News in Brief: Week of Sept. 10-14

September 12, 2012 04:30 pm News Staff

This roundup includes the following news briefs:

[News in Brief]

Hydrocodone Bitartrate and Acetaminophen Tablets Recalled

According to an FDA release(, Qualitest, a subsidiary of Endo Health Solutions, has issued a voluntary, nationwide recall for one lot of its 10 mg/500 mg hydrocodone bitartrate and acetaminophen tablets.

According to the release, affected bottles may contain tablets with a higher-than-normal dose of acetaminophen. As a result, it is possible that consumers could take more than the intended acetaminophen dose, which could result in liver toxicity, especially in patients who use other acetaminophen-containing medications, patients with liver dysfunction, and people who consume more than three alcoholic beverages a day.

"The affected lot -- C1440512A -- was distributed between May 14 and Aug. 3, 2012, to wholesale distributors and retail pharmacies nationwide," the release said. "The lot number can be found on the side of the manufacturer's bottle. Hydrocodone bitartrate and acetaminophen tablets are approximately 16.51 mm in length, pink, capsule-shaped tablets, with '3600' on one side of the tablet and 'V' on the other."

The FDA is asking consumers, as well as physicians and other health care professionals, who have tablets from lot C1440512A to contact Qualitest at (800) 444-4011. Those unsure if they have product from the affected lot number should consult their physician or pharmacy professional.

Adverse events that may be related to use of these products also may be reported to MedWatch(, the FDA's Safety Information and Adverse Event Reporting Program.

Calling All Researchers: NIH Can Help Repay Loans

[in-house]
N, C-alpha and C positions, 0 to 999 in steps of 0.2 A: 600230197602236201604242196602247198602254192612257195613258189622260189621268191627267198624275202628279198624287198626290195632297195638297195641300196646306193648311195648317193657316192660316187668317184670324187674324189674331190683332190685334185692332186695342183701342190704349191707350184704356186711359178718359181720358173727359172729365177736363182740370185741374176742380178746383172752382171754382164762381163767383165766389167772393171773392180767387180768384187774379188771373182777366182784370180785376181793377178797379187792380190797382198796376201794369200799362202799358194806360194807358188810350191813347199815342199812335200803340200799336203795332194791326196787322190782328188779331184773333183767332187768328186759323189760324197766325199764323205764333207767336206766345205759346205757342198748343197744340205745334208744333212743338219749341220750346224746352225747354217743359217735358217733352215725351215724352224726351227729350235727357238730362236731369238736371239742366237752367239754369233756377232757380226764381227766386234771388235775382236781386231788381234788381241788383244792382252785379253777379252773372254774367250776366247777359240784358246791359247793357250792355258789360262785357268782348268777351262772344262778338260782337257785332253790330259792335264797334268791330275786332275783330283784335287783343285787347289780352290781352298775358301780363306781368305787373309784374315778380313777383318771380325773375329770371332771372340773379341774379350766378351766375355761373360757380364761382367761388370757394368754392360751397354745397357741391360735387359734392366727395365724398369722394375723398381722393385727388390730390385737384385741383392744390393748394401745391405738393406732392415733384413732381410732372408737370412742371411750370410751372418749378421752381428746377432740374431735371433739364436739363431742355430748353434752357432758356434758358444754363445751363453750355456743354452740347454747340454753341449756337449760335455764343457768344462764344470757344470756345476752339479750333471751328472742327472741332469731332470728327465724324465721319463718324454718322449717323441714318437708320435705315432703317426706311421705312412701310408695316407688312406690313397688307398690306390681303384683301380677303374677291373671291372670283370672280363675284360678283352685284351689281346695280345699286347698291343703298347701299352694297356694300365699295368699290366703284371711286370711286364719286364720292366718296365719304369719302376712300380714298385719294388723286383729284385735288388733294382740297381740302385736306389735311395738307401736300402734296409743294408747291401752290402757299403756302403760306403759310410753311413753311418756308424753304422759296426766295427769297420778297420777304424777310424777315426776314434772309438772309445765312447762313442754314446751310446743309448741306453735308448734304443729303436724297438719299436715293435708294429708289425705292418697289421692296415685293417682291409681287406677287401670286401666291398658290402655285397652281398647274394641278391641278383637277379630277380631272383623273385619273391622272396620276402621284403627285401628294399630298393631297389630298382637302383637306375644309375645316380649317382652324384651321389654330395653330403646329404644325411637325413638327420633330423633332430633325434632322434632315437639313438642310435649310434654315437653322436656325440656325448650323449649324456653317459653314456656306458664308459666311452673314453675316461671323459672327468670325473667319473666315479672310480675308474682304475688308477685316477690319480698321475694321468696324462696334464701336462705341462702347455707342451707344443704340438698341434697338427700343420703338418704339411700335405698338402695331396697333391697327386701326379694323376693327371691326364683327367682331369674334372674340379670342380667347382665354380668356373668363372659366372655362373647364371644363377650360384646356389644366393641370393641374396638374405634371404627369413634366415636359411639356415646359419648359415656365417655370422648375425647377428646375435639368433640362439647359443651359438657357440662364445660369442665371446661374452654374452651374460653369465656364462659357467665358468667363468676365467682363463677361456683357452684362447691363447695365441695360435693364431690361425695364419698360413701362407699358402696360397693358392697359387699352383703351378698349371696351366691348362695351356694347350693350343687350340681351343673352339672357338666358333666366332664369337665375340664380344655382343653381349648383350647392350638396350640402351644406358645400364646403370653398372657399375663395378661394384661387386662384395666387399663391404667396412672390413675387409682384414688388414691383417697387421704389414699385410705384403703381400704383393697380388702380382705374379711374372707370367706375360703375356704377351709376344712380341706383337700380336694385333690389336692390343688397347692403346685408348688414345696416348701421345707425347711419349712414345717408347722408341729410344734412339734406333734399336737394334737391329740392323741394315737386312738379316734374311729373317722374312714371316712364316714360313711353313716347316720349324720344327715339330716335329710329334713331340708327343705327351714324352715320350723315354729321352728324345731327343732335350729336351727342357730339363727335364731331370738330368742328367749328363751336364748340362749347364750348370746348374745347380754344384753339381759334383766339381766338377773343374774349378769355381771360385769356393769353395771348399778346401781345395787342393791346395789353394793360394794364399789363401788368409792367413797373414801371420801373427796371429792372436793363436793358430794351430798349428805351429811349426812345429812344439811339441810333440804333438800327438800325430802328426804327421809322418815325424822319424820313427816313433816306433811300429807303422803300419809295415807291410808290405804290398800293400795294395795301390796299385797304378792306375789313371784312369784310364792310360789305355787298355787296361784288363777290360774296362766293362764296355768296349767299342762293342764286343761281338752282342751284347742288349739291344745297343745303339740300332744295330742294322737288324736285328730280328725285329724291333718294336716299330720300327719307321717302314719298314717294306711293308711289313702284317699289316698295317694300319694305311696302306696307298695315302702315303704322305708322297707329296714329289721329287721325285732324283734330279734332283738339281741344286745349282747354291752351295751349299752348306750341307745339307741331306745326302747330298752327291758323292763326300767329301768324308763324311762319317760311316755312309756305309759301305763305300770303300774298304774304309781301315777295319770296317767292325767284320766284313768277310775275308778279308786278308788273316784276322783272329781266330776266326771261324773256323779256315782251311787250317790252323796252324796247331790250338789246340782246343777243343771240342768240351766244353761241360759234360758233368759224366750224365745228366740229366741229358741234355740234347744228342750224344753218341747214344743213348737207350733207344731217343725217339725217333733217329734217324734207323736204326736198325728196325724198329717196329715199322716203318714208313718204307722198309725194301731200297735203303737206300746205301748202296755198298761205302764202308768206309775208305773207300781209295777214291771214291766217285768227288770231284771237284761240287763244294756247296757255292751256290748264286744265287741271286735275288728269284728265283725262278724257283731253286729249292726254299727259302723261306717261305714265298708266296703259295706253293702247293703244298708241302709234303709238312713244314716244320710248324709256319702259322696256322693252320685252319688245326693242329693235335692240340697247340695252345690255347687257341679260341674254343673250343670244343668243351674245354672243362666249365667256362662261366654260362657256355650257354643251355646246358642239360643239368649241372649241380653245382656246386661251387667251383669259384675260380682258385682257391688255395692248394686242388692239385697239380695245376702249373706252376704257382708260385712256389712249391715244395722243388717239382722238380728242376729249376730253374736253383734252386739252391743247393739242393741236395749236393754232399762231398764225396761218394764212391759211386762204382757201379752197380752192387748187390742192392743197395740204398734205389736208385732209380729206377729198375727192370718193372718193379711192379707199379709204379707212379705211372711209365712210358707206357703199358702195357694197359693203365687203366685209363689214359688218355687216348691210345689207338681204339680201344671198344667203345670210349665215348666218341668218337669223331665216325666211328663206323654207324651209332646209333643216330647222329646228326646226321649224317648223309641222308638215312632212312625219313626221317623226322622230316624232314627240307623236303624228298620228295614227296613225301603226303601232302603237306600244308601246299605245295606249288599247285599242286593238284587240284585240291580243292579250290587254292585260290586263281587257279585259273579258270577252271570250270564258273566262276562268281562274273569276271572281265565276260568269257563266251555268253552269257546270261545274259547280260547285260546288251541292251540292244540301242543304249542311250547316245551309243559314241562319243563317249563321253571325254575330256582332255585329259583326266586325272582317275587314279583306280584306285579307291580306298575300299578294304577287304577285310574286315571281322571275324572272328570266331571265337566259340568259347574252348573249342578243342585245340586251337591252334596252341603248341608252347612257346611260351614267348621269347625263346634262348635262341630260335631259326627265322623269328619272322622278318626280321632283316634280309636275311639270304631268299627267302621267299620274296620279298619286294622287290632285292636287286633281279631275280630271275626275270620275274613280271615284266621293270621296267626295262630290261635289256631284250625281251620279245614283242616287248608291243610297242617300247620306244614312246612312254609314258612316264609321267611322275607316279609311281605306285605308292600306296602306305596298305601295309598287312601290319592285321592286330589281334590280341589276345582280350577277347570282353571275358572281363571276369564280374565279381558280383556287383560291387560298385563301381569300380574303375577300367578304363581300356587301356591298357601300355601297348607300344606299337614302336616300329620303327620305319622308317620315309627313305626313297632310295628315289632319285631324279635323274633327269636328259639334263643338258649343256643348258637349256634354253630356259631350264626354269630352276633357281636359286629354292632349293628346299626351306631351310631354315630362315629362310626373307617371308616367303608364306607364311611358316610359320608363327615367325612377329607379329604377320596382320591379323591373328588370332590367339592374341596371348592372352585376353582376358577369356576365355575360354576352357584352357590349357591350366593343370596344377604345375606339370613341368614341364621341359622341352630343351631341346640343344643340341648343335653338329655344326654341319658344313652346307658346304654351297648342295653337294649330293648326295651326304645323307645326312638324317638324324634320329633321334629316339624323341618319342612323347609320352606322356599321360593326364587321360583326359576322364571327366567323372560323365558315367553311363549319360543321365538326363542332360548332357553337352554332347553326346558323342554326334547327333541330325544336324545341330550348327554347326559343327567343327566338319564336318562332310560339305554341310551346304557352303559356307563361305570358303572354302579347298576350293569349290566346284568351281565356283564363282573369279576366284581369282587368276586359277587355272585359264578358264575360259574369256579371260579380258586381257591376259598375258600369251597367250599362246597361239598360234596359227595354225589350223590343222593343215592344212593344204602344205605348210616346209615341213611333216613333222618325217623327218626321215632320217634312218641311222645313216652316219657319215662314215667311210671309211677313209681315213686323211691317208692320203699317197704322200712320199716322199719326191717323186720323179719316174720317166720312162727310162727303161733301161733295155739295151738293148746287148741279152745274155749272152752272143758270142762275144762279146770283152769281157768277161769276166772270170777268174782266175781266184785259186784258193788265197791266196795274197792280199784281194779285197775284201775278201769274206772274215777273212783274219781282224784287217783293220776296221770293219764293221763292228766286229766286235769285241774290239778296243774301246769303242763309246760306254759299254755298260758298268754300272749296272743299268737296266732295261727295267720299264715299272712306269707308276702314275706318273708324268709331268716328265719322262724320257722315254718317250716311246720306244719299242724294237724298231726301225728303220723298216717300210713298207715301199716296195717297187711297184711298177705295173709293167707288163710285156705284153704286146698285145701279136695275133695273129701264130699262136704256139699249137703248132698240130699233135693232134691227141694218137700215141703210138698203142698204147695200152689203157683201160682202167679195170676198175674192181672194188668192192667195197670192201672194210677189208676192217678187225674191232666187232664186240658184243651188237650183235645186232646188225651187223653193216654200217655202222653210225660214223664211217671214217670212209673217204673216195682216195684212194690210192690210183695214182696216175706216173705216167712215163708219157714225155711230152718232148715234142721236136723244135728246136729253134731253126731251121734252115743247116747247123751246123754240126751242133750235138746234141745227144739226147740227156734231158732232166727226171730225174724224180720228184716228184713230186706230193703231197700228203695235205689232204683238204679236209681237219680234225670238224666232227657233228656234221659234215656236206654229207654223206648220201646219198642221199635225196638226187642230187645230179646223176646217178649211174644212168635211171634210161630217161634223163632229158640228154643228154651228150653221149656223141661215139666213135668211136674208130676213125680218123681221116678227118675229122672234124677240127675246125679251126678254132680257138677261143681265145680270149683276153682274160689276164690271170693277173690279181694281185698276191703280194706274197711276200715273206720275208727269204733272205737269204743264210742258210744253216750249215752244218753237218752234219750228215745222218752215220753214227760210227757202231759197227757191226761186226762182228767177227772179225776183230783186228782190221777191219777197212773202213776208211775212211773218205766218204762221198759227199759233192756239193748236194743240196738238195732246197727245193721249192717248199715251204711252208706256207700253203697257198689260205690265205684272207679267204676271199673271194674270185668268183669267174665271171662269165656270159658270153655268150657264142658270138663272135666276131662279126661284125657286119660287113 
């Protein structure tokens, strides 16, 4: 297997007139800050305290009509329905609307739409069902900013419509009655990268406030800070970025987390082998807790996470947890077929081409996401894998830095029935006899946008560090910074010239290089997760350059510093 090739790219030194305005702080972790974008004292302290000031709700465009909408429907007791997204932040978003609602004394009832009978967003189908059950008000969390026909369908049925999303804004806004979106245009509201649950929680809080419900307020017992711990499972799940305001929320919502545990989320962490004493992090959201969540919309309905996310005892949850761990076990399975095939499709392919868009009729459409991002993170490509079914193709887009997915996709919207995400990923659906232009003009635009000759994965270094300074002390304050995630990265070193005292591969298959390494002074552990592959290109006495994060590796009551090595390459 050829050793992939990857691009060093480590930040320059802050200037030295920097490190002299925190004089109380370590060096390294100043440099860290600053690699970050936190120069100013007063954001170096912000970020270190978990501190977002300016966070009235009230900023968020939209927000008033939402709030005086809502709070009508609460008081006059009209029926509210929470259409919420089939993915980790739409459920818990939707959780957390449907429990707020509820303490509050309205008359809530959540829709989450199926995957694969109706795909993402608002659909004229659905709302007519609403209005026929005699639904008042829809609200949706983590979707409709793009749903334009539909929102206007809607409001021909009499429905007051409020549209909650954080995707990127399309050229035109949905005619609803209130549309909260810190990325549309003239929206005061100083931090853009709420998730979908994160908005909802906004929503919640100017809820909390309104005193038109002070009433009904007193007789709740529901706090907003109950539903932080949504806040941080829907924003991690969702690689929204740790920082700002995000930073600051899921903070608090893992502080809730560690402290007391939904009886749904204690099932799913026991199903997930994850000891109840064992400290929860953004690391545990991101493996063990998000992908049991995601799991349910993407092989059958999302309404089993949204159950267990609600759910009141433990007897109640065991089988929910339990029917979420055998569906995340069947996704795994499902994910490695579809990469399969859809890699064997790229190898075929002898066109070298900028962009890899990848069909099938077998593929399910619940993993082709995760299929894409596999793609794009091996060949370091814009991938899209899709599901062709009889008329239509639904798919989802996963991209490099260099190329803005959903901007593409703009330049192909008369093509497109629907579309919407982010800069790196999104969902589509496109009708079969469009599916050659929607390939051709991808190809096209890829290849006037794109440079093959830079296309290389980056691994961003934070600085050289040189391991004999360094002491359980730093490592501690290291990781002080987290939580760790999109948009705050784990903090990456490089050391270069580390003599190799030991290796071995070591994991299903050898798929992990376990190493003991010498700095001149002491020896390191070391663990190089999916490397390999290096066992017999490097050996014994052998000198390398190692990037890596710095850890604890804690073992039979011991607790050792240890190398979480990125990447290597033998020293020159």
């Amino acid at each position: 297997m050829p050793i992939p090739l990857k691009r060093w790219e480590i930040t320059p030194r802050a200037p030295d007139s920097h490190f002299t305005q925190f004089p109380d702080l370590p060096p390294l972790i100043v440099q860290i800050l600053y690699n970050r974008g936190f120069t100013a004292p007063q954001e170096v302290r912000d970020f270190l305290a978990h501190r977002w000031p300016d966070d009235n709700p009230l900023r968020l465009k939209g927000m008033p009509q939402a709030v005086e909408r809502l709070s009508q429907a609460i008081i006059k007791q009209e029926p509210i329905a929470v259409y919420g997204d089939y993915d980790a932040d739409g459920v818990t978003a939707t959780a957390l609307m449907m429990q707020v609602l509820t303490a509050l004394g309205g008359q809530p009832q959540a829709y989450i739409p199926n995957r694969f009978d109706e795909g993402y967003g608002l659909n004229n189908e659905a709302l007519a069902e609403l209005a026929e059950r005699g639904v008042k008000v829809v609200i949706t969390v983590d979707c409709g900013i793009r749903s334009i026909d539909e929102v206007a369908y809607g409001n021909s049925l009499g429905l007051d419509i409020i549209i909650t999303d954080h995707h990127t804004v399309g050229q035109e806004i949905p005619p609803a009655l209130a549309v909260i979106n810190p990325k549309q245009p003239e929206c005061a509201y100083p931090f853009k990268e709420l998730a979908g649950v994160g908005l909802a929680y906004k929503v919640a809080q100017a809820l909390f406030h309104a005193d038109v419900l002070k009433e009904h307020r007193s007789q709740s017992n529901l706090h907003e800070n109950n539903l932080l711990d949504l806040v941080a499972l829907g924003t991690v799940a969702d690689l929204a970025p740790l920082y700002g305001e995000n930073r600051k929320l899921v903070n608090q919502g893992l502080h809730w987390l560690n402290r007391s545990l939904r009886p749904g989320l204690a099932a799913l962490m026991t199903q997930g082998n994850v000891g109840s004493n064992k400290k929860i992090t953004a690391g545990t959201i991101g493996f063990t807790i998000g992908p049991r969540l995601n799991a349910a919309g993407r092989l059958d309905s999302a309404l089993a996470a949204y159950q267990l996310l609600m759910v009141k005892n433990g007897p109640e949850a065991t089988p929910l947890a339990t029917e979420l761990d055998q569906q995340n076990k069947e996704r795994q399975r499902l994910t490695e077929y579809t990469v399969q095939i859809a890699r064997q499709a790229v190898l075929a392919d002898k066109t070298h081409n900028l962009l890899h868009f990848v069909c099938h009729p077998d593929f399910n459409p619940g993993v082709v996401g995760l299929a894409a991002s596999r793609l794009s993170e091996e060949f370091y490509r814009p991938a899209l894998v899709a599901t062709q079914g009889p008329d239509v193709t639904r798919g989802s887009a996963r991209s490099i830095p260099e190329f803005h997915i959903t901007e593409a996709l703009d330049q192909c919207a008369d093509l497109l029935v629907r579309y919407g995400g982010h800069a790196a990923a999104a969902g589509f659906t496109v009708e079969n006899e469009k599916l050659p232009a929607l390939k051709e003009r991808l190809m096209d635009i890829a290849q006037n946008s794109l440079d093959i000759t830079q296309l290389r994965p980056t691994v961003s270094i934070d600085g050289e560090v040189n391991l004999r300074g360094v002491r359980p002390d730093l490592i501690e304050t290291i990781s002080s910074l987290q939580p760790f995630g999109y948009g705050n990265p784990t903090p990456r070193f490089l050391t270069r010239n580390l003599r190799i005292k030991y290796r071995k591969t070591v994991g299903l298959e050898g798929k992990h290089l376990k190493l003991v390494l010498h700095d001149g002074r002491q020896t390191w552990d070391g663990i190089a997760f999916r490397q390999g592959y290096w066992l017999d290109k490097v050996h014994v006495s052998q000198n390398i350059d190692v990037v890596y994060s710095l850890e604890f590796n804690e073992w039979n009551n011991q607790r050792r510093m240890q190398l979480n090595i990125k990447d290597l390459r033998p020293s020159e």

In the interest of encouraging outstanding health professionals to pursue careers in biomedical, behavioral, social and clinical research, the NIH is offering to help physicians-in-training pay off their education loans.

For those who commit at least two years to conducting qualified research funded by a domestic nonprofit organization or a U.S. federal, state or local government entity, NIH's Extramural Loan Repayment Programs( may repay as much as $35,000 of qualified student loan debt per year. The agency's offer includes most undergraduate, graduate and medical school loans.

The NIH program is looking for researchers in the following areas:

  • clinical research,
  • pediatric research,
  • health disparities research,
  • contraception and infertility research, and
  • clinical research for individuals from disadvantaged backgrounds.

The 2013 extramural loan repayment application cycle( runs from Sept. 1-Nov. 15, 2012, with new contracts starting July 1, 2013.

CMS Awards Loans to Help Create More State Insurance Options

CMS plans to award $162 million in loans to help two organizations establish Consumer Oriented and Operated Plans( (CO-OPs) in Tennessee and Massachusetts. The agency plans to award $73.3 million to the Community Health Alliance Mutual Insurance Co. in Tennessee and $88.5 million to Minuteman Health Inc. in Massachusetts, according to a CMS press release(

The CO-OP program provides start-up and solvency loans to help eligible nonprofit private organizations sell health insurance coverage through state insurance exchanges and Small Business Health Options Program Exchange markets. The Patient Protection and Affordable Care Act provides $3.8 billion for the CO-OP program, and, thus far, CMS has awarded funding to 20 CO-OPs in 20 states.

New Policy Brief Explains Risk Adjustment

Health Affairs has released a new policy brief( explaining how risk adjustment works and why it is needed.

The policy brief, developed by Health Affairs and the Robert Wood Johnson Foundation, describes risk adjustment as a process in which a third party, such as the federal government or a state, collects and organizes data from insurance claims and clinical diagnoses for all enrollees in every participating health plan or provider organization in a particular market. The entity then converts the data into a risk score for each person in the plan, using that score to determine whether the enrollee is healthier or sicker than average and how much payment to the plan should be adjusted for that patient.

Risk adjusting is a way of eliminating incentives for insurance companies to cover only the healthiest enrollees, and the process is considered a "key ingredient in the overall success of the innovations in the (Patient Protection and) Affordable Care Act," according to a Health Affairs blog post(